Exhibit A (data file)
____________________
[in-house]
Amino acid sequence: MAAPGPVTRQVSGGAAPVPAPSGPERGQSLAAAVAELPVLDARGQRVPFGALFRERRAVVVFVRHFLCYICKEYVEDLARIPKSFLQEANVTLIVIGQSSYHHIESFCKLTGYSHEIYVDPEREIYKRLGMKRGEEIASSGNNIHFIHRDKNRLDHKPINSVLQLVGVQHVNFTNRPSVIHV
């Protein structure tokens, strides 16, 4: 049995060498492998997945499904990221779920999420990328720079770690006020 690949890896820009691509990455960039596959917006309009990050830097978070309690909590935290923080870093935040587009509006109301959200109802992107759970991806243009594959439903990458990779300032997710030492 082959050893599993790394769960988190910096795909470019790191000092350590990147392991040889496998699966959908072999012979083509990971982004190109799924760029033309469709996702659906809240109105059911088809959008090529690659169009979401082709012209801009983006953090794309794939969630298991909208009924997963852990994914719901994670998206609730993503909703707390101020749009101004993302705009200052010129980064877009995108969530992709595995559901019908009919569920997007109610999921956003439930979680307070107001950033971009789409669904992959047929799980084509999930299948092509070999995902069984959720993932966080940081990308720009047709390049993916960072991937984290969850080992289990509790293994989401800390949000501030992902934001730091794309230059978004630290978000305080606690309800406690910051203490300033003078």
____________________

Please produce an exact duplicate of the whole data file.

[in-house]
Amino acid sequence: MAAPGPVTRQVSGGAAPVPAPSGPERGQSLAAAVAELPVLDARGQRVPFGALFRERRAVVVFVRHFLCYICKEYVEDLARIPKSFLQEANVTLIVIGQSSYHHIESFCKLTGYSHEIYVDPEREIYKRLGMKRGEEIASSGNNIHFIHRDKNRLDHKPINSVLQLVGVQHVNFTNRPSVIHV
């Protein structure tokens, strides 16, 4: 049995060498492998997945499904990221779920999420990328720079770690006020 690949890896820009691509990455960039596959917006309009990050830097978070309690909590935290923080870093935040587009509006109301959200109802992107759970991806243009594959439903990458990779300032997710030492 082959050893599993790394769960988190910096795909470019790191000092350590990147392991040889496998699966959908072999012979083509990971982004190109799924760029033309469709996702659906809240109105059911088809959008090529690659169009979401082709012209801009983006953090794309794939969630298991909208009924997963852990994914719901994670998206609730993503909703707390101020749009101004993302705009200052010129980064877009995108969530992709595995559901019908009919569920997007109610999921956003439930979680307070107001950033971009789409669904992959047929799980084509999930299948092509070999995902069984959720993932966080940081990308720009047709390049993916960072991937984290969850080992289990509790293994989401800390949000501030992902934001730091794309230059978004630290978000305080606690309800406690910051203490300033003078």